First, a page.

DAs provide symptomatic relief of motor symptoms in both early and advanced PD, but their use is restricted by the risk of side effects [2]. DAs exhibit important differences in pharmacodynamic properties leading to variable adverse drug reaction profiles. These can be classified as central (e.g. behavioural syndromes, sedative effects) or peripheral, some of which affect the cardiovascular system [2]. Cardiovascular effects of DAs are thought to be related to the activation of dopaminergic and non-dopaminergic receptors [17,18]. D1-like and D2-like dopamine receptors located at various sites within the vascular, cardiac and renal regions have been shown to mediate cardiovascular and renal effects [19]. The different subtypes of α2-receptors regulate the norepinephrine and noradrenaline release in sympathetic neurons [20,21]. Besides specific and variable affinities for dopamine receptors among different DAs, ergolinic derivatives exert high to moderate affinity to α1- and α2-adrenergic as well as serotonergic (5-HT1 and 5-HT2) receptors. Non-ergot DAs in general lack appreciable effects on 5-HT or α1-receptors but retain activity on α2-adrenergic receptors [4]. While the incidence of restrictive VHD is attributed to the activation of 5-HT2B receptors by ergot DAs such as bromocriptine, pergolide and cabergoline [5], the association between exposure to DAs and occurrence of heart failure is still a matter of debate. Limited data of 2 studies suggest that cabergoline and pramipexole may increase the risk of heart failure [22,23]. As to cabergoline the occurrence of valve fibrosis may account for heart failure, the increased risk for peripheral edema of pramipexole could have led to a false diagnosis of heart failure in patients taking pramipexole. Nevertheless, Renoux et al. did not reveal an association between increased risk of heart failure with pramipexole and history of previous cardiovascular or peripheral edema [23]. Interestingly in our study only one patient taking pramipexole showed moderate VR (grade 2) at 1-month and 12-months follow-up without clinical symptoms of heart failure. At 24-months follow-up VR decreased to mild degree (grade 1) while the patient continued taking slow-release pramipexole on a fixed dose of 0,35mg/d. Whereas pramipexole and its cumulative dose may not be accounted for VR in this patient, the etiology of moderate VR and the resolving in mild degree VR at the end of the study remains unclear. Furthermore, preexisting VR could not be excluded, as transthoracic echocardiographic examinations before enrolment in the study had not been performed. Further 9 patients (3 rotigotine, 1 piribedil, 3 pramipexole, 2 ropinirole) showed mild VR. With regard to the high prevalence of mild VR in the general population and the known positive correlation between higher age and the severity of VR [24], the overall prevalence of mild VR of 16.98% in our geriatric study population may be considered to be rather low.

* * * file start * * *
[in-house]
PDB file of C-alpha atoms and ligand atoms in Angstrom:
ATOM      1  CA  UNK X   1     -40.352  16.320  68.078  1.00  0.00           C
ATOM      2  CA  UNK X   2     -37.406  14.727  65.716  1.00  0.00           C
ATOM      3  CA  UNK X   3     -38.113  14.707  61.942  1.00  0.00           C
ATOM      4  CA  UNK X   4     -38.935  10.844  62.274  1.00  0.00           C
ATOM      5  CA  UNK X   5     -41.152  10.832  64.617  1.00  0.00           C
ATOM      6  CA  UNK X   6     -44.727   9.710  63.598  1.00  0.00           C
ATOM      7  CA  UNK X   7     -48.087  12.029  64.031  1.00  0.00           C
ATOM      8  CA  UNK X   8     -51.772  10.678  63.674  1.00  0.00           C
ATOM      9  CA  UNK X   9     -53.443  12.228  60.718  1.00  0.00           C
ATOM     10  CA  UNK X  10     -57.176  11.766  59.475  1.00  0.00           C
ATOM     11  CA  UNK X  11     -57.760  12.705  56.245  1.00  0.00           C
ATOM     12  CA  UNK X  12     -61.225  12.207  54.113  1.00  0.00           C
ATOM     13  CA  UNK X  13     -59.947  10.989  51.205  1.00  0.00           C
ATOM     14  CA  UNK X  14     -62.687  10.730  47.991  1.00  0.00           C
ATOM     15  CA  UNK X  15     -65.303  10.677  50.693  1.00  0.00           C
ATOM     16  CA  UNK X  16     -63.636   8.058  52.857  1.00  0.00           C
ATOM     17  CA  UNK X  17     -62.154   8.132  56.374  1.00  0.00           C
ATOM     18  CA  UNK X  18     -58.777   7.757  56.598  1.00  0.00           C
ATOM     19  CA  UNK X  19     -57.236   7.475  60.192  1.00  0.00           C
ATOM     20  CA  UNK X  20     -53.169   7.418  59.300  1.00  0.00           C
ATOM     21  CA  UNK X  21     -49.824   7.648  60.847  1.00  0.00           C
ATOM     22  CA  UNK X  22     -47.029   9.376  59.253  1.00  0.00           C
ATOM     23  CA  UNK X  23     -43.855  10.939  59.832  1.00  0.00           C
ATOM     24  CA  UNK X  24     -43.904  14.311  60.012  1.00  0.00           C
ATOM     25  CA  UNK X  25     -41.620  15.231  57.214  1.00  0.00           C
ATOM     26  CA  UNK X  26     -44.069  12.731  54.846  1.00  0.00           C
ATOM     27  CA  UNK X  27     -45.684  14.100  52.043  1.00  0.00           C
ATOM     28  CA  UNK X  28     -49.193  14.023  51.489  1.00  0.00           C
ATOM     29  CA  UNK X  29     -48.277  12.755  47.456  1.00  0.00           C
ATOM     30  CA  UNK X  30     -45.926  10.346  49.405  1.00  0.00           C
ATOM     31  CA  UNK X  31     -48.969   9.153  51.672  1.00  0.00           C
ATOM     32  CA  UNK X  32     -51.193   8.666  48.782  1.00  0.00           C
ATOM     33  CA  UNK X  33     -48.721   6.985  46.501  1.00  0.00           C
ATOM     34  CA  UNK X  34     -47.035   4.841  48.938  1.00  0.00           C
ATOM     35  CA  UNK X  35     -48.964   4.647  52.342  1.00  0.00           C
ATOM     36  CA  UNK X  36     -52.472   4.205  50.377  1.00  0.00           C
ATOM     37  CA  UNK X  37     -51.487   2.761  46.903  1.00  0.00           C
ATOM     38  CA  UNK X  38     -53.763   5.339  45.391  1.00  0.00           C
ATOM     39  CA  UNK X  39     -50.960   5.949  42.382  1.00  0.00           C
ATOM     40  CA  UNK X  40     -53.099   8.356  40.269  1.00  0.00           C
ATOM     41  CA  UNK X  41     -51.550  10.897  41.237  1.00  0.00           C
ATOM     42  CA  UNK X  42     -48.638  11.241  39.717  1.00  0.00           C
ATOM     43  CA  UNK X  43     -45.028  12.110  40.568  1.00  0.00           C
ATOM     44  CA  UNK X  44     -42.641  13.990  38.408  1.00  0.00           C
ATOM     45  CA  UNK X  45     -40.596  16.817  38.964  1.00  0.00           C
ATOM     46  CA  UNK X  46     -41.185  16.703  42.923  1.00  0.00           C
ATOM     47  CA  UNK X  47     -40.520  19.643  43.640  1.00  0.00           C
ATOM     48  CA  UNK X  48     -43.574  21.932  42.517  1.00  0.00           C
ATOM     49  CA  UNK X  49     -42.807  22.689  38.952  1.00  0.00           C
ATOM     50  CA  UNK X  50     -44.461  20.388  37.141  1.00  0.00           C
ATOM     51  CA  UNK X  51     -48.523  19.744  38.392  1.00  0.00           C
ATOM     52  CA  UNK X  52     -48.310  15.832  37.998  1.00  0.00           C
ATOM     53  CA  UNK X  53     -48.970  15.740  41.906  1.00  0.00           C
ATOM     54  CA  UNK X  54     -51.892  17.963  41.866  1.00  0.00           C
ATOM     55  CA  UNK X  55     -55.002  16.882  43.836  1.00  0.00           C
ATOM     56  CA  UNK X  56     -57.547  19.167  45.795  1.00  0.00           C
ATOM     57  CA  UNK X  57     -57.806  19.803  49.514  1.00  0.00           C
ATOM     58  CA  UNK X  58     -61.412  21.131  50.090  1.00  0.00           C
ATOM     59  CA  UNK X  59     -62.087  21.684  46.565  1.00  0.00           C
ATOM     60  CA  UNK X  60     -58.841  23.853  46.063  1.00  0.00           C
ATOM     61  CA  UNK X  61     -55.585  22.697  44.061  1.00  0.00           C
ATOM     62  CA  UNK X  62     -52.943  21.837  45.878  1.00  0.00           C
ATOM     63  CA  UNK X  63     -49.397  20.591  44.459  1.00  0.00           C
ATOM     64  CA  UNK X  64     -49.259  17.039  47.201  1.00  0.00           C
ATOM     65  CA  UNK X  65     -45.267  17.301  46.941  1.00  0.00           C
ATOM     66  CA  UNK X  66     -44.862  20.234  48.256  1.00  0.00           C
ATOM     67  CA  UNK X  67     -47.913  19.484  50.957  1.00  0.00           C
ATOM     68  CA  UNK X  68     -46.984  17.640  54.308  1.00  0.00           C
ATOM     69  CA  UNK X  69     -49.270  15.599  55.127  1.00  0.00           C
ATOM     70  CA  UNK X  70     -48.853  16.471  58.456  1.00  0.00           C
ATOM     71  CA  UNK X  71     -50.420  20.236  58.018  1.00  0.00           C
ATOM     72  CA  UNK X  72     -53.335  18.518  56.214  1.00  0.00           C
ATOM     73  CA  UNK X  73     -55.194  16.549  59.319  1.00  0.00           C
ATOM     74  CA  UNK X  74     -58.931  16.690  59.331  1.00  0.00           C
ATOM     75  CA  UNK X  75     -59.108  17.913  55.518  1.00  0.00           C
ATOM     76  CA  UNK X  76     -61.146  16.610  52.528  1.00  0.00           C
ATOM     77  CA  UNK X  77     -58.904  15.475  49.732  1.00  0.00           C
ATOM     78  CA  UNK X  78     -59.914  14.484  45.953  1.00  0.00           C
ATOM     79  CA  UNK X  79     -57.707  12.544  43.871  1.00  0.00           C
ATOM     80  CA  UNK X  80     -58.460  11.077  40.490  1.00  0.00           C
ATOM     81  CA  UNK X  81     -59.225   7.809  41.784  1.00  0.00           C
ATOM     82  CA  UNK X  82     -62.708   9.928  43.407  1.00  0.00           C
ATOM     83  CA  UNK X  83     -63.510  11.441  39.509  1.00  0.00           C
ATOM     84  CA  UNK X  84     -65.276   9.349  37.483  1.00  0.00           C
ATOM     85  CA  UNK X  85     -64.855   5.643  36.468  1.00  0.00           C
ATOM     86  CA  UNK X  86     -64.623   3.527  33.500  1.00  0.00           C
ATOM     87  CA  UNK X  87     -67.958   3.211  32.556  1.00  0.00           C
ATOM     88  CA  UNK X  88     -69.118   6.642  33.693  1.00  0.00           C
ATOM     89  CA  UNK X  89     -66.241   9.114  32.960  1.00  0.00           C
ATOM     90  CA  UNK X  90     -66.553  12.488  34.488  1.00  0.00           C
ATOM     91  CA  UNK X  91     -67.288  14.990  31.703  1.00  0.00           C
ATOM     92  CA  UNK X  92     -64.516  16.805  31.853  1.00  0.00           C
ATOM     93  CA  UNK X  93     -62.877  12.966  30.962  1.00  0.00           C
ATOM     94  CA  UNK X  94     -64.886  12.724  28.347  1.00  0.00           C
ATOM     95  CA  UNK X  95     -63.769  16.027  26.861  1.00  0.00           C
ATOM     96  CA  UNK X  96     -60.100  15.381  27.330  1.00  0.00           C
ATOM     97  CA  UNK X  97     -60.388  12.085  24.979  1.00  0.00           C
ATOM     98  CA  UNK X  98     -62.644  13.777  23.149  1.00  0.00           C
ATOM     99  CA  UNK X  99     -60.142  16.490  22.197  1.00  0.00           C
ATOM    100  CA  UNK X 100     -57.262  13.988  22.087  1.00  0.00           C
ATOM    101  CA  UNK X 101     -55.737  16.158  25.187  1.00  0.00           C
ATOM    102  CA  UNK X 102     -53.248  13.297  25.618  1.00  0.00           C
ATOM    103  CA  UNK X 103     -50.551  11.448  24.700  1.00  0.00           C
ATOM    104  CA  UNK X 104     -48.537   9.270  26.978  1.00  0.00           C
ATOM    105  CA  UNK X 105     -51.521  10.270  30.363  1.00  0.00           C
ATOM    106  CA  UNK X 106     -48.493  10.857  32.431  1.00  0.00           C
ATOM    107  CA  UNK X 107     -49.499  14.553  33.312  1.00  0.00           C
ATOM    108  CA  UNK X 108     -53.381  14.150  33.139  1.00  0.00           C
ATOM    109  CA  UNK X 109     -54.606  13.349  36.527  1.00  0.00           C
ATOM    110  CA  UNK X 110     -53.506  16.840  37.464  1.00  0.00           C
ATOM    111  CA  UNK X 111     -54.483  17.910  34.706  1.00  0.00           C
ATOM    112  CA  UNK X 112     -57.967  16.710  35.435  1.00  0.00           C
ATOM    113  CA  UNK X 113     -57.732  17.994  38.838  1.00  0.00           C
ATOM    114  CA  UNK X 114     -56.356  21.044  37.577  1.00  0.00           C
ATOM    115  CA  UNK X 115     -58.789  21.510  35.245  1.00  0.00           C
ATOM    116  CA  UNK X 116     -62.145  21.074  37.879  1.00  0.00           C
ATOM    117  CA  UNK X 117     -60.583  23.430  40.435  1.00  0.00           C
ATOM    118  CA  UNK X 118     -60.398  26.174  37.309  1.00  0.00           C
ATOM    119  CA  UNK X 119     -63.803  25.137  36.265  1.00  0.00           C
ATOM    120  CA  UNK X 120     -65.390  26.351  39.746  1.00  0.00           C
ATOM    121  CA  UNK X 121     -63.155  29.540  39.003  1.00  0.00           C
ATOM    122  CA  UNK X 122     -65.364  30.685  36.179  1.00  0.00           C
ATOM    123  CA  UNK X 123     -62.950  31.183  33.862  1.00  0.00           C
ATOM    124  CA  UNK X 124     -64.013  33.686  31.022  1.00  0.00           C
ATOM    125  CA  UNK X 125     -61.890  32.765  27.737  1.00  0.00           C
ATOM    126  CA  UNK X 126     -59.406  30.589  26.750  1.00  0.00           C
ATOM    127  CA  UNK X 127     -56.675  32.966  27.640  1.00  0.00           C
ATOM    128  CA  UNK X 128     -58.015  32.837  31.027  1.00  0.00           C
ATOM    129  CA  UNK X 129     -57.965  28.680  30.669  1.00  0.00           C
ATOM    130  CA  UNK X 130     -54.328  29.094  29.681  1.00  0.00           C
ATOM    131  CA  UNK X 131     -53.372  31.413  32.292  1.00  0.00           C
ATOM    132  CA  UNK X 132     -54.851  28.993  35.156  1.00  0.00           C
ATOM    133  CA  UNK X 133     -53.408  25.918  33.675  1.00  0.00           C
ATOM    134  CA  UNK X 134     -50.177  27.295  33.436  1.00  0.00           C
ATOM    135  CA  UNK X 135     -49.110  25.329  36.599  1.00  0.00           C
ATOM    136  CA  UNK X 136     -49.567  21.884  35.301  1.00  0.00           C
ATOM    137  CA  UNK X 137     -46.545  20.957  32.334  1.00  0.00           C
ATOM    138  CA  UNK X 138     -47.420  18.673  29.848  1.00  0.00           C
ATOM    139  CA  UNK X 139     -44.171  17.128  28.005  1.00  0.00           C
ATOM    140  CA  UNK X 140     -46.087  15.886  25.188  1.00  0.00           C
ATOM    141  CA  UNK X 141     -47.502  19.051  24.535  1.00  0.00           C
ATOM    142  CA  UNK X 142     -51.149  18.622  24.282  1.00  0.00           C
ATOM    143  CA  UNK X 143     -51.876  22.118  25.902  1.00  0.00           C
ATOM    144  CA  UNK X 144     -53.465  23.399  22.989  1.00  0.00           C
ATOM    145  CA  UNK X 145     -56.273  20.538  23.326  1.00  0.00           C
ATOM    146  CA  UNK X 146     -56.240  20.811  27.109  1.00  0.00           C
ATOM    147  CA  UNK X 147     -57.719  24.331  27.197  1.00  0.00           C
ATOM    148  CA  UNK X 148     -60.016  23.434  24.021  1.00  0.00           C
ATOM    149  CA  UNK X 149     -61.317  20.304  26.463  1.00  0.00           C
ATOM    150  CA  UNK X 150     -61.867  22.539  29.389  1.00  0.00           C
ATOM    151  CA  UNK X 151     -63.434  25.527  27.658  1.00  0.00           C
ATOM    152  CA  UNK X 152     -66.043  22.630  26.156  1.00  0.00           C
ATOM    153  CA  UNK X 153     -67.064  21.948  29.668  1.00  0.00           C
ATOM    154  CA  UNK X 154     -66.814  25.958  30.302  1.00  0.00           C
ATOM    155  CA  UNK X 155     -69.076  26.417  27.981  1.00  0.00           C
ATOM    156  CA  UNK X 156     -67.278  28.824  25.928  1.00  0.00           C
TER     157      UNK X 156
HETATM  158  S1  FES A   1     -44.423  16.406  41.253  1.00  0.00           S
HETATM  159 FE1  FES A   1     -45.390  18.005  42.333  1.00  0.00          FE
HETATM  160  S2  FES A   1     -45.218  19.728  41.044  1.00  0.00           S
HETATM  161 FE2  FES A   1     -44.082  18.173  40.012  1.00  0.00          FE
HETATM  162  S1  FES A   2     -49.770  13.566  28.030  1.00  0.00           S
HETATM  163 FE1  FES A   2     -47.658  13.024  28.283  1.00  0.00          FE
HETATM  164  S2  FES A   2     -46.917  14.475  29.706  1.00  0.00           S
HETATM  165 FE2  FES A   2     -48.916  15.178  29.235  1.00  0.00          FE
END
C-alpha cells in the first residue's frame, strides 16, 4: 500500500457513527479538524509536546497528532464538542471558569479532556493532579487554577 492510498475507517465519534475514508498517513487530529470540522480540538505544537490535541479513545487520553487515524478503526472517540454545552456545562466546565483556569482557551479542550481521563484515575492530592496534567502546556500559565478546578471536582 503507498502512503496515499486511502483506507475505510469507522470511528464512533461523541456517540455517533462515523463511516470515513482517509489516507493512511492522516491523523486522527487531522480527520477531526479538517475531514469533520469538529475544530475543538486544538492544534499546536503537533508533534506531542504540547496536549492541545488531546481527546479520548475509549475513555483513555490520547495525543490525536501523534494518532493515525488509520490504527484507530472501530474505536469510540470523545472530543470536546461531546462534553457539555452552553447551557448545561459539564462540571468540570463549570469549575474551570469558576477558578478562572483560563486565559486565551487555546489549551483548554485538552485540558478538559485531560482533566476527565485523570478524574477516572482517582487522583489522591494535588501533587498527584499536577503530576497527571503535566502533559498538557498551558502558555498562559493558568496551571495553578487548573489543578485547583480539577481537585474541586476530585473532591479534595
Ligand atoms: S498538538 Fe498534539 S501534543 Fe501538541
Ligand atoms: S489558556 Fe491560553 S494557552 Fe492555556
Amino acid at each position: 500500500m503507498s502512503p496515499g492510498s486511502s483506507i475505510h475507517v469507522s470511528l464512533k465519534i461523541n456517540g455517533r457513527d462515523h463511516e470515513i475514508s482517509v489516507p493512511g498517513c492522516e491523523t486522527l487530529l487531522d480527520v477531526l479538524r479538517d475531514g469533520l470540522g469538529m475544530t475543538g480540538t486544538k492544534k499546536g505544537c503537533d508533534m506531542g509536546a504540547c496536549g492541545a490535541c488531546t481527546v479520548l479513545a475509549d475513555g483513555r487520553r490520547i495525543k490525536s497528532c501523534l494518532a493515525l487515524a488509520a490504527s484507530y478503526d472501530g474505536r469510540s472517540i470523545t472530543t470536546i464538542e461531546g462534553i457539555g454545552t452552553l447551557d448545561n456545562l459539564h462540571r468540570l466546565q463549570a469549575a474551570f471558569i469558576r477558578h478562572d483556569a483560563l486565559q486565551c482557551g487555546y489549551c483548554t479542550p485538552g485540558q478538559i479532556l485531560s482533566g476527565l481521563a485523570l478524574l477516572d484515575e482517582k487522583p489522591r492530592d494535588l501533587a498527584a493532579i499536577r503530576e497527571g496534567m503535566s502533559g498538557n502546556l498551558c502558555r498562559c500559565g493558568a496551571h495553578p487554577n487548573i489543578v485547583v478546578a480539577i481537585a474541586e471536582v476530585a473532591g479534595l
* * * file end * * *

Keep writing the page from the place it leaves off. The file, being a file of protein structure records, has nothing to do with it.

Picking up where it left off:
Further long term studies are needed to investigate the relationship between non-ergot DAs and heart failure. Recently, a pooled analysis of all randomized, placebo-controlled, phase II and III clinical trials of pramipexole was performed by the US FDA (Food and Drug Administration). The frequency of newly diagnosed heart failure was non-significantly higher with pramipexole (0,29%) as compared to placebo (0,14%) [25]. To our knowledge, no data are available on the association between exposure to rotigotine and the occurrence of heart failure. A recent study investigated the impact of rotigotine on cardiovascular autonomic function in 20 early PD patients. Rotigotine did not modify cardiovascular parameters, including orthostatic blood response, cardiac responses to the valsalva maneuver, or to deep breathing. These findings may be due to its low affinity for α2- adrenergic receptors and negligible affinity to D1 dopamine receptors being 100-fold weaker than to D3-like binding sites [26].